Jeff and Joey Anderson, the brothers who launched BioRide in 2010, have turned the company over to longtime friend and confidant Jesse Mobley as they move on to new ventures.

Mobley, 25, took an ownership stake in November and stepped into the role of chief executive in March. He’s tasked with steering the company and its fleet of seven vehicles, all of which are powered by biodiesel derived from used cooking oil.

He’s working on a plan that includes growing the fleet, the services the company offers and, ultimately, the bottom line.

“They tossed the keys on over to me, and we’ve been blowing the office up and redoing a lot of the ways we do things here,” said Mobley, who previously worked at McKesson and Anderson’s Neck Oyster Co.

The succession plan began to take shape last year as the brothers started to look beyond BioRide.

They launched the company in 2010 as BioTaxi with a single black Mercedes sedan. Their competitive advantage was a focus on environmental friendliness – using vehicles with diesel engines and fueling them with cooking oil that they gathered from restaurants around Richmond and processed themselves.

A year later they tweaked the brand to BioRide and became more of a for-hire car service with a focus on corporate transportation. It further evolved by striking a deal to start purchasing fuel from a Shockoe Bottom biodiesel maker.

The pair pushed the company into profitability after the fourth year, Jeff Anderson said. But they both eventually realized they had other goals in mind.

“Joey and I had a discussion on each of our personal goals and where the business aligns with that,” he said. “We each have our own individual interest. Music to him is most important. For me, it’s being entrepreneurial and just continuing to create things.”

Joey, 25, left the company in November to focus on his music career. He’s the bass player in the Richmond band Night Idea.

Jeff (left) and Joey Anderson

Jeff (left) and Joey Anderson

Jeff, 27, has dived back into the Anderson family business, which owns and operates 11 Wendy’s restaurants around Newport News and Williamsburg.

Their fast-food business is what sparked the idea for BioRide.

“I was in Wendy’s flipping burgers,” Jeff said. “That’s what started conversations with grease and biodiesel.”

That’s also when Mobley first got involved with the brothers’ business.

Mobley grew up with the Andersons on the Southside and was roommates with Joey at VCU when the brothers began plotting out what would become BioRide.

“Jesse was in on the conversation with Joey and I when we were incubating the idea,” Jeff said.

Mobley continued to help consult the brothers on the business as it grew, while moving on to other jobs in the meantime. When they began thinking about letting someone else take over, Mobley seemed the right choice.

“He has some of the best insight of what we want BioRide to be and why the business was started,” Jeff said. “He’s a very hard worker and has a get-it-done attitude.

“He has the heart that we’re looking for and he’s very numbers- and data-driven.”

Mobley is hitting the ground running with big ideas for BioRide’s growth.

He wants to grow the fleet, currently made up of three biodiesel-powered Volkswagen Passats, two Mercedes sedans and two Mercedes Sprinters, in order to branch off into offering transportation packages for brewery tours, winery tours and trips to oyster farms around the area. He also sees weddings as an untapped revenue stream.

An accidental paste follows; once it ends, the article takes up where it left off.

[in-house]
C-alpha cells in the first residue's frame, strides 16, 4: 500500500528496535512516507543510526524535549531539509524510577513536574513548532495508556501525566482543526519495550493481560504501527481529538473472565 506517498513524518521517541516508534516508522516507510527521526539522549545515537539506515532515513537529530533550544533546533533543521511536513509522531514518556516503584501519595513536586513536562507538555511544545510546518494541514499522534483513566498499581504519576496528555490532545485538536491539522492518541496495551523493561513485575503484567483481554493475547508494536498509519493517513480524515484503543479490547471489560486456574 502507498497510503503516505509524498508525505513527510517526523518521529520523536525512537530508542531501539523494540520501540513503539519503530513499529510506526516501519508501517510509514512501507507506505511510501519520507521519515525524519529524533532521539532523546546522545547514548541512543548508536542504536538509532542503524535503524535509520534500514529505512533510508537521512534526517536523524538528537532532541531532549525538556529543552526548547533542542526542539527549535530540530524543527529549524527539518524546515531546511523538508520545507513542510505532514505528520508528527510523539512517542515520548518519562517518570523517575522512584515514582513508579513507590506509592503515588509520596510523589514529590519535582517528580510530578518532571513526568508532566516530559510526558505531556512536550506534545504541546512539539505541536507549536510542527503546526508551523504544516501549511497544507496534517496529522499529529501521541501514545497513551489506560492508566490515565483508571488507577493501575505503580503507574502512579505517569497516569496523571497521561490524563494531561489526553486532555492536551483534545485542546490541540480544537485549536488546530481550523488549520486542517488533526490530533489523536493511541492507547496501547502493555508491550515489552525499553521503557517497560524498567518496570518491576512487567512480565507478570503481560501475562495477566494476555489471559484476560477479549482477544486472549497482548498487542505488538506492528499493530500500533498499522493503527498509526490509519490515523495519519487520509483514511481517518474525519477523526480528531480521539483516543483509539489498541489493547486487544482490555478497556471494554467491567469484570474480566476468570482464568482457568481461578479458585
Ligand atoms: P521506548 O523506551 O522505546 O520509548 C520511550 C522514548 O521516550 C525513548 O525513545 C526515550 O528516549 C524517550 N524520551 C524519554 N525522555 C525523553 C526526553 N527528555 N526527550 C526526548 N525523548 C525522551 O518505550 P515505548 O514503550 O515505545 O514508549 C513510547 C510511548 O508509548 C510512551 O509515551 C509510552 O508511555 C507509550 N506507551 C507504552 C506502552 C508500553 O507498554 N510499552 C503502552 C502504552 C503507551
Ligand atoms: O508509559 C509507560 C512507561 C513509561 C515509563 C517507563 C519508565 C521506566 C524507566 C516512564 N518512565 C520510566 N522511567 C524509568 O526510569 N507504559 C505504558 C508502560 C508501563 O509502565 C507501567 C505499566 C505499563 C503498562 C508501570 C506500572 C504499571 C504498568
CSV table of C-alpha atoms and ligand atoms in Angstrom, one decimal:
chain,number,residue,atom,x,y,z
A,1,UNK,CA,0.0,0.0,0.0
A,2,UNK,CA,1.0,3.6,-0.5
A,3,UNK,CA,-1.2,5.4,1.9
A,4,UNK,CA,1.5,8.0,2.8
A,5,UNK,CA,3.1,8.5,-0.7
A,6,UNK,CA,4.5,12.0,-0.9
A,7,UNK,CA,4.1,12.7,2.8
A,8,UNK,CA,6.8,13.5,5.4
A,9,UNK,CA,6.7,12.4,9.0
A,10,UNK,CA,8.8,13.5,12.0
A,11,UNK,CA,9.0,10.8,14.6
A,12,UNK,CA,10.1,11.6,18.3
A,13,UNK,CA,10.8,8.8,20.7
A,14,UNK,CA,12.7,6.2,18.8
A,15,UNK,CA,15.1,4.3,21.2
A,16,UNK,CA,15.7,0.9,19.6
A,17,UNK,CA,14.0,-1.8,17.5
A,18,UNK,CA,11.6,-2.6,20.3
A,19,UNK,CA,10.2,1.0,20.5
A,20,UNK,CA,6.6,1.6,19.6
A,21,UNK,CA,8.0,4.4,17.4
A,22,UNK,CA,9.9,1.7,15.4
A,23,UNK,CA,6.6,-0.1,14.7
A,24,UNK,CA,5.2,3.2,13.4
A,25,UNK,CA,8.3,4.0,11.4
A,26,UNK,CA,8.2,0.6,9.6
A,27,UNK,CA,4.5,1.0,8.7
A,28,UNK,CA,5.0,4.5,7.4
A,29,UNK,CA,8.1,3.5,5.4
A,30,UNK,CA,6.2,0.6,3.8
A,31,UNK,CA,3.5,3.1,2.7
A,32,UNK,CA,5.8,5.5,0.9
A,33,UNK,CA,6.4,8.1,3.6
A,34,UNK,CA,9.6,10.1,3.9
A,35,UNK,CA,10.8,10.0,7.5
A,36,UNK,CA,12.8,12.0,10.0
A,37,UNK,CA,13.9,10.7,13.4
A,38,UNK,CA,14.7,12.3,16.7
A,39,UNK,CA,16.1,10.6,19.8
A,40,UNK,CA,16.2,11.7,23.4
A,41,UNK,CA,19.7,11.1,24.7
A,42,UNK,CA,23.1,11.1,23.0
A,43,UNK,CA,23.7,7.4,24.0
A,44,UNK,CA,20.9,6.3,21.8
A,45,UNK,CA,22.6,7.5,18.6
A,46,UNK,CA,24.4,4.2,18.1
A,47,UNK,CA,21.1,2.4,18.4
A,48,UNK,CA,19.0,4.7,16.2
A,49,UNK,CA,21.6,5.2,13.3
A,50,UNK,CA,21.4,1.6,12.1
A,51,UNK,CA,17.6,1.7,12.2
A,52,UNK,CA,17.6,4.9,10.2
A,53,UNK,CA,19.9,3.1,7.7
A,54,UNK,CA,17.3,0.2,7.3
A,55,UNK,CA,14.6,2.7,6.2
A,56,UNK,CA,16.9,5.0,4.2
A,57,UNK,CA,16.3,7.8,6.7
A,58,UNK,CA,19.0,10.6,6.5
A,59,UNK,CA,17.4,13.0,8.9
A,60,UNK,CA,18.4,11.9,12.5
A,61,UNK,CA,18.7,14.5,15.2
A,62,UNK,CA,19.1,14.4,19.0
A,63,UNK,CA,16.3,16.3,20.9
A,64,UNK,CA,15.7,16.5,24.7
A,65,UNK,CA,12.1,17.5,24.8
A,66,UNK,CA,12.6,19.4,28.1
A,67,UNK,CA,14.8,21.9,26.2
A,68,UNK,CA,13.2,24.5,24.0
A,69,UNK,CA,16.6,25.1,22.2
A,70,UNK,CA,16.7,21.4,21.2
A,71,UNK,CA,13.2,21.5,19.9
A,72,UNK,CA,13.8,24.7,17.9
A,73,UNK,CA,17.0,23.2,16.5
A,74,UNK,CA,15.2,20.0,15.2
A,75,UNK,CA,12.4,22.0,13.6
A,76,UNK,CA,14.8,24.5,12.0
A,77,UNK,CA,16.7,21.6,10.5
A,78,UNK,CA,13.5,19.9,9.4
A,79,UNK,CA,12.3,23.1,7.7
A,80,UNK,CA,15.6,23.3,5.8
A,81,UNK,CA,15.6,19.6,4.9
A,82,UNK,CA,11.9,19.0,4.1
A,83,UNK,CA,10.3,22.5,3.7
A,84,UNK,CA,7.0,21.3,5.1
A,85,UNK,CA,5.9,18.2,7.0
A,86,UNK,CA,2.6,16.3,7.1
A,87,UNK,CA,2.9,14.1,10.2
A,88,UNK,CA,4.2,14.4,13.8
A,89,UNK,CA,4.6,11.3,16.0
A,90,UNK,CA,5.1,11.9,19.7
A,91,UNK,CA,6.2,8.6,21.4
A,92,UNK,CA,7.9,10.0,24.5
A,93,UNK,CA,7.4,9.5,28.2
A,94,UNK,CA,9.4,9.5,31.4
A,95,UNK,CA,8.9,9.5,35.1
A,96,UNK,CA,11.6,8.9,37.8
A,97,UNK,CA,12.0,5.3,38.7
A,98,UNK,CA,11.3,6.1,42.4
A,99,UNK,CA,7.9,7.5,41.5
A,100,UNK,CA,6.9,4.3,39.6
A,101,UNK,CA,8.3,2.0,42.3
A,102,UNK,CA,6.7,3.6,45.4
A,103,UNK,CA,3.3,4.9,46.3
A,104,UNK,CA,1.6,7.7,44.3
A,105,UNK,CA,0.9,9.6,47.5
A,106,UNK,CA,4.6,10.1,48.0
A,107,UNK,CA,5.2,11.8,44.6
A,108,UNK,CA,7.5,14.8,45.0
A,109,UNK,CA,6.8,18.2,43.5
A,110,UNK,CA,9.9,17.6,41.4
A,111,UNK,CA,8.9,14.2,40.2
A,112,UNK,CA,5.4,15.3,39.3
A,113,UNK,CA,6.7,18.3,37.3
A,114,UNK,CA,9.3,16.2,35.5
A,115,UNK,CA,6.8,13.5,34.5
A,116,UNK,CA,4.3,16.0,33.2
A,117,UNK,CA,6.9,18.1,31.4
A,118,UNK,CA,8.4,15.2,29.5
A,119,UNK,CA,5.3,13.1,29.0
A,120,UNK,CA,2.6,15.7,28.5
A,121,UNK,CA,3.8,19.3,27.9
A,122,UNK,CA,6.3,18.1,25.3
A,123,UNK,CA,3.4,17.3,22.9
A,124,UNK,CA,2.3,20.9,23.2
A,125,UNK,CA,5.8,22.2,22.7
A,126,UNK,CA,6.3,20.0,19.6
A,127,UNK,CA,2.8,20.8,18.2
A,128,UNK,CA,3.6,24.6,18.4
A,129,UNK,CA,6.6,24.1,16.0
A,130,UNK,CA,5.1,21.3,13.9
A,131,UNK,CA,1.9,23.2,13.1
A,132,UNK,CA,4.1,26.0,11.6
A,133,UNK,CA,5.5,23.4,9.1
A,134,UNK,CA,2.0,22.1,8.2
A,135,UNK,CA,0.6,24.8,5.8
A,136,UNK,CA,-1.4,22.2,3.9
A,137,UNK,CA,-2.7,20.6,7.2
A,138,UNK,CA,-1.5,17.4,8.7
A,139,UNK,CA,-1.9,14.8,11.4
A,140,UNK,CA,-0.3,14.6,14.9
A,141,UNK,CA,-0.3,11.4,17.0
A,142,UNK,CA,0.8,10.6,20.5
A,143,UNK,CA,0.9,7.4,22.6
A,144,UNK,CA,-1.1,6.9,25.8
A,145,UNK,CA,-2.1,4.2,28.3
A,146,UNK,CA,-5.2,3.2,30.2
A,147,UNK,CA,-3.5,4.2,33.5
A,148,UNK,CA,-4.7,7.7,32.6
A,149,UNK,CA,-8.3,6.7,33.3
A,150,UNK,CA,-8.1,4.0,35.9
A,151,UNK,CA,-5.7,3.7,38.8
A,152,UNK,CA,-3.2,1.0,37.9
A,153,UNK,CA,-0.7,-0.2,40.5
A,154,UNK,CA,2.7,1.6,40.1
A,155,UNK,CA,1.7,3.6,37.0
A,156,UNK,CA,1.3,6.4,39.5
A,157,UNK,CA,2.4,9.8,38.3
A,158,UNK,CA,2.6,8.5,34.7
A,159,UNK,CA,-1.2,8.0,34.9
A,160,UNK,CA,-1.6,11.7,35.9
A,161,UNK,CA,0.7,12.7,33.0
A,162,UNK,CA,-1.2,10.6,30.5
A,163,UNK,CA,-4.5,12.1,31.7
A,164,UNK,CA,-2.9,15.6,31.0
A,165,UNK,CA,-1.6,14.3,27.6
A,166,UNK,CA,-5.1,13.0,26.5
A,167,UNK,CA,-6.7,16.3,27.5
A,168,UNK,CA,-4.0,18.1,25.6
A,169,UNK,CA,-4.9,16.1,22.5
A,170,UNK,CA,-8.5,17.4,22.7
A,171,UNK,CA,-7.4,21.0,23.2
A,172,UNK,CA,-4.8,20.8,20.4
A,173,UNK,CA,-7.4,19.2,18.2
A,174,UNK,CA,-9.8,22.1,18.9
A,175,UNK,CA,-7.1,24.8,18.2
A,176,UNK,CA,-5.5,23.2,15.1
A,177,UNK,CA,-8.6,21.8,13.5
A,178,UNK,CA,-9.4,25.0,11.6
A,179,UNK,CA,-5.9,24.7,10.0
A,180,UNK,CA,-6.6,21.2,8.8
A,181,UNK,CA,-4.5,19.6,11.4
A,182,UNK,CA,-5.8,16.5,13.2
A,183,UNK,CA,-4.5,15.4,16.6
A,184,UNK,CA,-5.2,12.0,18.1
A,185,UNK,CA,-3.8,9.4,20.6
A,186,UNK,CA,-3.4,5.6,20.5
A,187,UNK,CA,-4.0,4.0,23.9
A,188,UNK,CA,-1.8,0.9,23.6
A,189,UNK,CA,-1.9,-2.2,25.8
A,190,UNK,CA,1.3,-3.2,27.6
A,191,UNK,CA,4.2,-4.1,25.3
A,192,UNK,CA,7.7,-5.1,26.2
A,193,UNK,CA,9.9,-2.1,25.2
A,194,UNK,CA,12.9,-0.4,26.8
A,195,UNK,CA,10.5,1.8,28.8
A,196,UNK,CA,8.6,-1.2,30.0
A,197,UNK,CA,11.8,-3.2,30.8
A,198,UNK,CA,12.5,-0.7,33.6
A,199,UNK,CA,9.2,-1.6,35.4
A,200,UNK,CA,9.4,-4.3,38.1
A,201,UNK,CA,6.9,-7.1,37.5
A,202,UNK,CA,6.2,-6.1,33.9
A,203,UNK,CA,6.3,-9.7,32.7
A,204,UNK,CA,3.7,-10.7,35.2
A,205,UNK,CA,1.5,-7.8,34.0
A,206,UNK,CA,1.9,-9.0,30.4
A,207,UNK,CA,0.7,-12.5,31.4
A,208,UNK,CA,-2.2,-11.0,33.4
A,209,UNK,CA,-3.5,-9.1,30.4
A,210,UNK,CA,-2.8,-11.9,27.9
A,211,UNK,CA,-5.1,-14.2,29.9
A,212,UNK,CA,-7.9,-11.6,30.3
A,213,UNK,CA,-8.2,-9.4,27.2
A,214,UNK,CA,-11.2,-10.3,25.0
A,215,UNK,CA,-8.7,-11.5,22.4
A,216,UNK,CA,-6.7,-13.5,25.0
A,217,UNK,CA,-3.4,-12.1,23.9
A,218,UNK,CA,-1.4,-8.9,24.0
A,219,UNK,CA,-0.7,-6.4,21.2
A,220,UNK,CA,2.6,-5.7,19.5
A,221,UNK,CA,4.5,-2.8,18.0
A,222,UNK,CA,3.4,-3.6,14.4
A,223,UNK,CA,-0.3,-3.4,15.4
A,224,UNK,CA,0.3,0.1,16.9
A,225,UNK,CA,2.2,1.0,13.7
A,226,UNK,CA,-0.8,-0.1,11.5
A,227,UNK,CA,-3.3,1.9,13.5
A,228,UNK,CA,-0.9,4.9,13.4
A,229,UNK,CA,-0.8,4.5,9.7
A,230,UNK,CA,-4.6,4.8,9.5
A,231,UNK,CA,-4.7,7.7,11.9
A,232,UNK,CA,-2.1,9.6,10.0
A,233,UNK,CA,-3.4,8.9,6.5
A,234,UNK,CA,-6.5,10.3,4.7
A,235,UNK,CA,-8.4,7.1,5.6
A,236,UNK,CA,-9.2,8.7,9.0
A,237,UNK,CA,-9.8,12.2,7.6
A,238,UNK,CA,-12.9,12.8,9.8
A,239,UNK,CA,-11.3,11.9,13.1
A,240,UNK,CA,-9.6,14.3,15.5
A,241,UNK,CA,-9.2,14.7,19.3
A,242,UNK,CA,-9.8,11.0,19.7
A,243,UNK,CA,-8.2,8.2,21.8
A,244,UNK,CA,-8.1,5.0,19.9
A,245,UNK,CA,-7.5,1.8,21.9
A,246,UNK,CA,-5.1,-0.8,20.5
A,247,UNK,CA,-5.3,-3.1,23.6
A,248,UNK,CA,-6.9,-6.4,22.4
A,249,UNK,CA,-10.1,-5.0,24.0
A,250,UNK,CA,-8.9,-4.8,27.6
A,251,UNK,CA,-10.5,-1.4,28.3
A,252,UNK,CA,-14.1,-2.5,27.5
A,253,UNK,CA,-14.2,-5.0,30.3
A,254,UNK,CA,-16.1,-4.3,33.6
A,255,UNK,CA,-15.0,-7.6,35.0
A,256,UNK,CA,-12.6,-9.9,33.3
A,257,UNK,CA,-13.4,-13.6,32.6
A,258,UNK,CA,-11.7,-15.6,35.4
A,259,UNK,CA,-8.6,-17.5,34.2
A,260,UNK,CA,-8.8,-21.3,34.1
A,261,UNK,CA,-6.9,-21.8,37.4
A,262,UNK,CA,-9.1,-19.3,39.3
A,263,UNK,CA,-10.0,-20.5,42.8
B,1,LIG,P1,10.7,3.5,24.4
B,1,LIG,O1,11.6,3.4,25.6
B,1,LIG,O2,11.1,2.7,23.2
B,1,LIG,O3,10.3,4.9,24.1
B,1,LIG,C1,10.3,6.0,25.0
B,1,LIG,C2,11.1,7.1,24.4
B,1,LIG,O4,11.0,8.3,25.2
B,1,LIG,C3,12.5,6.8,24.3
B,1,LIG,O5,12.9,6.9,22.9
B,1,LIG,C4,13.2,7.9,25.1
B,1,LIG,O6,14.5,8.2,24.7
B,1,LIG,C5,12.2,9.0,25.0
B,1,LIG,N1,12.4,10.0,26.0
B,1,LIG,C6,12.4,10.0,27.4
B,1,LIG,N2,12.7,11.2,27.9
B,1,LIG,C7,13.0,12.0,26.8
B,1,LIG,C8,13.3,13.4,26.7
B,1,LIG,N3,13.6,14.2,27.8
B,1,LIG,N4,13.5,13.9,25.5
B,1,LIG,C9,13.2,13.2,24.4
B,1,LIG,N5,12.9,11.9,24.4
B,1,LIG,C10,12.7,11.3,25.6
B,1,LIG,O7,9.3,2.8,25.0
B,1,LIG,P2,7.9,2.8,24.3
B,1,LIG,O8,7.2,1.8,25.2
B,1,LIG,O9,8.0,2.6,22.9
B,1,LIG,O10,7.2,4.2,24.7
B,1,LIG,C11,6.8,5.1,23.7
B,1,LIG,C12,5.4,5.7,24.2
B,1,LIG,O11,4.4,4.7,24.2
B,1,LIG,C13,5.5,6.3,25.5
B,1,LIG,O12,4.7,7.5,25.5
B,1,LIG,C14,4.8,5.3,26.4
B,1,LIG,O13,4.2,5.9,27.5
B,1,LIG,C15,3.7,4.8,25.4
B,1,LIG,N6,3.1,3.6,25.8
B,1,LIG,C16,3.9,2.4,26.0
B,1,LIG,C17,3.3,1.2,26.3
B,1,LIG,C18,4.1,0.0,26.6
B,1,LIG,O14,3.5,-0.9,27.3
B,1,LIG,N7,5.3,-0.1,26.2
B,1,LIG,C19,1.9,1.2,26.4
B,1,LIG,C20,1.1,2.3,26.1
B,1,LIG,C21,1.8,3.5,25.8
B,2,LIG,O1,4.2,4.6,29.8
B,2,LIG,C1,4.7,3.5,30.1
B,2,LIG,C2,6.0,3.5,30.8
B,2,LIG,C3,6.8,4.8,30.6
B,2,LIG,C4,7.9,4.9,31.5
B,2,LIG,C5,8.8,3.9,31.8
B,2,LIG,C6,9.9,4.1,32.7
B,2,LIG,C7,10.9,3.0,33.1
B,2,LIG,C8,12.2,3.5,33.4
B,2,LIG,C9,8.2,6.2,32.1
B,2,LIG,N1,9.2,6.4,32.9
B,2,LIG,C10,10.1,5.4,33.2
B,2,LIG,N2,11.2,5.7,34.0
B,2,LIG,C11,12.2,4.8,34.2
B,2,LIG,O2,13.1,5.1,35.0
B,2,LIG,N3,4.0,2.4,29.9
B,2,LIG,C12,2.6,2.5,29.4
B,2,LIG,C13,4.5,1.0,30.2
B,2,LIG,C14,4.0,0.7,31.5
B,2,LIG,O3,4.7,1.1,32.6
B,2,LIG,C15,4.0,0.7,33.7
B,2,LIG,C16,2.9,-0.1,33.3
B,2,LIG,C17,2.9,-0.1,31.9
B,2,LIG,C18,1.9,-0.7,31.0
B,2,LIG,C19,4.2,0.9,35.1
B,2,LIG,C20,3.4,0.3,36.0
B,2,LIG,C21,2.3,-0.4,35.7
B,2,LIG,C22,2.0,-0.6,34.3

He’s considering taking on $200,000 to $300,000 in capital to expand the fleet, which he would like to double by next year, particularly to add two more Sprinters.

“We’re a profitable, growing company,” Mobley said. “Now it’s time to throw some gas on the fire with a little capital.”

That’s while maintaining and growing the company’s bread-and-butter corporate transportation business, which consists mostly of shuttling businesspeople to and from airports, offices and hotels.

That segment makes up about 70 percent of the company’s revenue, which Mobley said he hopes will hit $500,000 this year.

“Corporate transportation is what keeps the lights on, and these other things are what will grow the business,” Mobley said.

While having moved on to other enterprises, the Anderson brothers remain part owners of BioRide and Jeff said they take with them the lessons learned from the entrepreneurial crash course of the last five years.

“It was an incredible journey,” Jeff said. “It’s an experience that I couldn’t get in college. From me having to learn how to fix cars, to getting in the vehicle and driving, having to interview and fire people two to three times my age.

“If there was a school to learn how to be an entrepreneur, this was it.”

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Bradley Purcell
Bradley Purcell
7 years ago

In addition to tours and corporate transportation, Mobley might consider providing car-hire service to the many downtown apartments and condos. Some of those dwellers might be glad to use this service and leave their car at home, or avoid having one to begin with. The biofuel aspect would lower carbon footprints further. owners of some of the big downtown apartment buildings might see this as a key new amenity to offer residents.

Jesse Mobley
Jesse Mobley
7 years ago

Bradley – Great thought! We have discussed this internally before but we definitely need to revisit. Richmond is going through some amazing changes! Please give us a call or an email at bioriderva.com if you ever need anything! Take care! Jesse M.